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United Airlines Refuses Peacock Emotional Support Animal
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Peacock

Summary: The United Airlines refused a traveler trying to bring their emotional support peacock on a flight from Newark.

There are a range of emotional support animals out there now – dogs, cats, turtles, and even miniature horses, but there is a good chance that no one has ever heard of an emotional support peacock. United Airlines learned of this new emotional support animal when a woman tried to board a plane leaving Newark Liberty International Airport with her peacock, according to Fox News.

  
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Live and Let Fly first broke the story of the unidentified woman and her peacock last week. The woman had bought an additional ticket for the animal, but the airline still denied her request to bring the animal on board.

A United spokesperson told Fox News that the woman had been explained of the refusal multiple times before even arriving at the airport. United stated, “This animal did not meet guidelines for a number of reasons, including its weight and size. We explained this to the customers on three separate occasions before they arrived at the airport.”

Seeing a peacock traveling around the airport was hard to miss, so photos of the animal sitting on the luggage cart appeared all over Facebook. Travel talk show, The Jet Set, as well as footage of the animal arriving at the airport and around the terminal. Facebook users used the feature to discuss their support and condemnation for the incident. One user wrote, “Unbelievable, this has to stop now!!”

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Critics of emotional support animals have been questioning the use of the animals, feeling that people are abusing the ability to have emotional support animals. Delta Airlines felt the same way, announcing new restrictions on emotional support and service animals. The airline’s January 19 announcement noted an 84 percent increase in bad animal behavior of defecating, biting, urinating and attacking those on board their flights.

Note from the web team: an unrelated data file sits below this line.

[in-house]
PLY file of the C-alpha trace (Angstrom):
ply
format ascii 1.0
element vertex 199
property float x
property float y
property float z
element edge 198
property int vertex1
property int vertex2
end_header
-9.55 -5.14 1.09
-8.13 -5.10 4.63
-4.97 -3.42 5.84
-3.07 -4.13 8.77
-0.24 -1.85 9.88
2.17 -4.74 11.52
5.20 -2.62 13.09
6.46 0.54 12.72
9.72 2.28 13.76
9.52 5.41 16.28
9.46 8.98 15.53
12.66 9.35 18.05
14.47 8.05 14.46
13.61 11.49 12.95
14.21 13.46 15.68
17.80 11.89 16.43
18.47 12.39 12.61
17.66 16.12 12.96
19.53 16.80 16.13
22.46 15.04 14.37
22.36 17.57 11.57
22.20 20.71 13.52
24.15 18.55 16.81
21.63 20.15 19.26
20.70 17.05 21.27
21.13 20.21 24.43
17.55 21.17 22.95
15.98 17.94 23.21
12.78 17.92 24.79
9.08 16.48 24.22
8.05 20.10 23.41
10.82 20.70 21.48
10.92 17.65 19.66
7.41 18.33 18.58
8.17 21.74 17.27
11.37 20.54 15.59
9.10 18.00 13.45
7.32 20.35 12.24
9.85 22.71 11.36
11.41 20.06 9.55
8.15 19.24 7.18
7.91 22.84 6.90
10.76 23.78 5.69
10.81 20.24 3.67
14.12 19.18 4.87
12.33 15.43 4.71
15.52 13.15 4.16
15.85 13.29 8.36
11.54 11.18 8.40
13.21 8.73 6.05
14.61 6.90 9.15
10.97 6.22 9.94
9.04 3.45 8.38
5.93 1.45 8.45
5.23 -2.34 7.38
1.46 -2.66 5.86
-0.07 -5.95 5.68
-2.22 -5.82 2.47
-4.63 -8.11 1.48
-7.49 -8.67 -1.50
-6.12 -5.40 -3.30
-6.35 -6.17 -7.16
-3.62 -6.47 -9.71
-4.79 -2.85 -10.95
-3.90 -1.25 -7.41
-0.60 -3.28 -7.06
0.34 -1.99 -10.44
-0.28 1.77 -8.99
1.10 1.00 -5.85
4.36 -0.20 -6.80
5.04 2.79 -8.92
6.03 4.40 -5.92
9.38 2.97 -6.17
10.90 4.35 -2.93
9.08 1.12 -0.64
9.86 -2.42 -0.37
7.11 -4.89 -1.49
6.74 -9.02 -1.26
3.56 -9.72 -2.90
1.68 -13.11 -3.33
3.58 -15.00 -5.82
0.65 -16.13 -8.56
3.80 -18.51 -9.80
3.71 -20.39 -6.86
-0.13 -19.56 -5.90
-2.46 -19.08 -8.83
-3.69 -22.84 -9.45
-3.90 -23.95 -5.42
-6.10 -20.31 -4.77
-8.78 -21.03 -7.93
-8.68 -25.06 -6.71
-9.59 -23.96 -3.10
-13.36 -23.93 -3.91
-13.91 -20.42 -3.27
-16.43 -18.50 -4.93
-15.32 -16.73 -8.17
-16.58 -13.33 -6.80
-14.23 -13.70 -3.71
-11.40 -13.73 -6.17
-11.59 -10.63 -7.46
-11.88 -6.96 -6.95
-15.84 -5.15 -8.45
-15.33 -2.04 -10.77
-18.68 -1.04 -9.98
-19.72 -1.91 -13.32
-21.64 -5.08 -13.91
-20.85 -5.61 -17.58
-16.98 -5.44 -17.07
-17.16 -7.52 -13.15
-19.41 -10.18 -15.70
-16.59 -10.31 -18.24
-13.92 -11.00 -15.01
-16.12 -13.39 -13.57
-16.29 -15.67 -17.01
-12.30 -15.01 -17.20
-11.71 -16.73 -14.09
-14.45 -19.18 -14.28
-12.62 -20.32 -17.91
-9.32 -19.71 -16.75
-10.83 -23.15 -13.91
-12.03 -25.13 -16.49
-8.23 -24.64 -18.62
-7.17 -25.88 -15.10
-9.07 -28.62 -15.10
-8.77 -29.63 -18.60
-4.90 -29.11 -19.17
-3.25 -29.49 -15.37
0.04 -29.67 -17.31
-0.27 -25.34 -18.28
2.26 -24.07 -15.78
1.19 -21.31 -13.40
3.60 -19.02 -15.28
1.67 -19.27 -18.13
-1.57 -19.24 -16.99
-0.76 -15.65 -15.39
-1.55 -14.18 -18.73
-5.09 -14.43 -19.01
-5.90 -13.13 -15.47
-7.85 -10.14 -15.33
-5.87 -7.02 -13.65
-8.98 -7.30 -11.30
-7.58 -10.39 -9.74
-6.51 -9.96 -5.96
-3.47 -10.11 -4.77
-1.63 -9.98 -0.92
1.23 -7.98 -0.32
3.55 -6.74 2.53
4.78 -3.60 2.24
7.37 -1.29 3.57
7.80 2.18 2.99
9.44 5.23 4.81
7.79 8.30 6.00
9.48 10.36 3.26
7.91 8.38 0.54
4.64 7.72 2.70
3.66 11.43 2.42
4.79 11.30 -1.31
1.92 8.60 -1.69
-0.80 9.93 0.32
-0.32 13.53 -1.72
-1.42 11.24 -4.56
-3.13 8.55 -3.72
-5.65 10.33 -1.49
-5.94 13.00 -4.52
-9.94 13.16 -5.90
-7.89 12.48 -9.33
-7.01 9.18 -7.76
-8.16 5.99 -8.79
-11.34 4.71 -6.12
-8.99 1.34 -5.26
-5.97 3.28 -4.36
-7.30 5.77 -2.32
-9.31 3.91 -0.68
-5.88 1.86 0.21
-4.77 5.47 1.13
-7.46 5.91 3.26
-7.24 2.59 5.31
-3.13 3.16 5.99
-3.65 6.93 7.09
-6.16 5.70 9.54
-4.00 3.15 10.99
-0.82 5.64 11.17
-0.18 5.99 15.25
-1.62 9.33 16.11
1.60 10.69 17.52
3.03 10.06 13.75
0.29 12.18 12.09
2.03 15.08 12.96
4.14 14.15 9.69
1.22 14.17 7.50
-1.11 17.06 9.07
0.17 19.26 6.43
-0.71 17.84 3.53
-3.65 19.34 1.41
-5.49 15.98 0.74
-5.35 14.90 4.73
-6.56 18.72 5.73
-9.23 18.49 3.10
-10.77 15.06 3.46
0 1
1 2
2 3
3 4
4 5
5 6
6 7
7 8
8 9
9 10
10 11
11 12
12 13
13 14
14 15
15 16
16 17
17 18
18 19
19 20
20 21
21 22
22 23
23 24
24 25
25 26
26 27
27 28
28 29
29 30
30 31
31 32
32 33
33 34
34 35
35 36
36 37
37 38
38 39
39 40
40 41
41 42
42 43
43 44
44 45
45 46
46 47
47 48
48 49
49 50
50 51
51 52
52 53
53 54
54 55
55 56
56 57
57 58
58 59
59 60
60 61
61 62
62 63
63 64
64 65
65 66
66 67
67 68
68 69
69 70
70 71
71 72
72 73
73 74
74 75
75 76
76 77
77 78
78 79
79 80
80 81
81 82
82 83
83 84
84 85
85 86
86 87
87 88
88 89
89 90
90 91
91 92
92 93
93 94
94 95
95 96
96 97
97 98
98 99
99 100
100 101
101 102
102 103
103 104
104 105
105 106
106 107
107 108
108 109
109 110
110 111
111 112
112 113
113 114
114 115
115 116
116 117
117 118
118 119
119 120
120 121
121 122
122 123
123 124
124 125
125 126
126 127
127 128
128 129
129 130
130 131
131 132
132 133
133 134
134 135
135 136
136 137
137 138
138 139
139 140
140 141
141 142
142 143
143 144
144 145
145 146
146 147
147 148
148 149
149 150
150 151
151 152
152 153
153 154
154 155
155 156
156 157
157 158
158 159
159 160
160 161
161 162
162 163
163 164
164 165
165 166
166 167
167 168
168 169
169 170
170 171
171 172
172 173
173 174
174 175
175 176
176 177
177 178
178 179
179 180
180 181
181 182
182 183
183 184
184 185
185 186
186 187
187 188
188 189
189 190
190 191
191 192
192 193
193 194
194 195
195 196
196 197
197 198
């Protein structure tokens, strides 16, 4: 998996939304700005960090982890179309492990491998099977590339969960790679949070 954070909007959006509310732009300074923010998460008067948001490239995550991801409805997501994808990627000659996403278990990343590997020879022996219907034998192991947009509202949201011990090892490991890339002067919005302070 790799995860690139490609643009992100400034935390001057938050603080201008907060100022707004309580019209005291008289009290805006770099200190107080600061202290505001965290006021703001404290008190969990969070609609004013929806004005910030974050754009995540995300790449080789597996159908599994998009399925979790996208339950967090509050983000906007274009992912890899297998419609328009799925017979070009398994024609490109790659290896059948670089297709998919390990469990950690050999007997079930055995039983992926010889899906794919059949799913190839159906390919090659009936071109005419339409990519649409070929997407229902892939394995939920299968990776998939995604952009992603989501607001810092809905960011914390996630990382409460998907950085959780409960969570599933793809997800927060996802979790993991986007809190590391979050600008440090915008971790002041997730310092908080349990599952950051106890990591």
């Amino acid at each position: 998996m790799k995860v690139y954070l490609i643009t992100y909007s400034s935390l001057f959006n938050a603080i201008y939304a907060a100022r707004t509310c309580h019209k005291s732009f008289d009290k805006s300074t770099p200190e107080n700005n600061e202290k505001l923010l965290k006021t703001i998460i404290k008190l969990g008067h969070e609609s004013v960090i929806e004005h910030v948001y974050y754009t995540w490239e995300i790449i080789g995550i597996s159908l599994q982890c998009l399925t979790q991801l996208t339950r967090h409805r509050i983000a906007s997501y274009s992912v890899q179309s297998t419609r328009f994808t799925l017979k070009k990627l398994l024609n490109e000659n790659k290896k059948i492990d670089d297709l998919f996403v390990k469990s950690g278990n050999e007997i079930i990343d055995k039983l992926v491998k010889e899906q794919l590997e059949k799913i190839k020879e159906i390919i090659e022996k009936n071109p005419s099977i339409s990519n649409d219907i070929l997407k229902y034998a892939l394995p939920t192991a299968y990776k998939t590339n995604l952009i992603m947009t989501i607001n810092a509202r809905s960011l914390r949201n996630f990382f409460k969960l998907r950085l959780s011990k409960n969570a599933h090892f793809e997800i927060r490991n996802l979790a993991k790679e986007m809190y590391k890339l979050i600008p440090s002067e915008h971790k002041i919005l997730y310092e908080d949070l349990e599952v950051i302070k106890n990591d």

Delta’s new rules go into effect March 1. They will require those traveling with emotional support or psychiatric service animals to bring a veterinarian health form and immunization record within 48-hours’ notice. During boarding, travelers will also be required to show a doctor’s note, signed veterinarian health form and proof of animal training. Exotic emotional support animals such as insects, spiders, ferrets, goats, or animals with hooves or tusks will not be allowed to fly.

United told Fox News that they are also reevaluating their policy as well. “United is dedicated to providing convenient and comfortable service to all of our customers. We know that some customers require an emotional support animal to assist them through their journey. In order to ensure we provide the best service to everyone onboard our flights, consistent with government rules we currently require these customers to provide documentation from a medical professional and at least 48 hours advance notice. In our effort to better balance protecting our employees and customers while accommodating passengers with disabilities, we are reviewing our existing policy and plan to share more soon.”

Do you think emotional support animals should be allowed in places like airplanes, restaurants, etc.? Share your thoughts with us in the comments below.

To learn more about emotional support and service animals, read these articles:

Cover Photo: liveandletsfly.boardingarea.com

Photo: winknews.com



 

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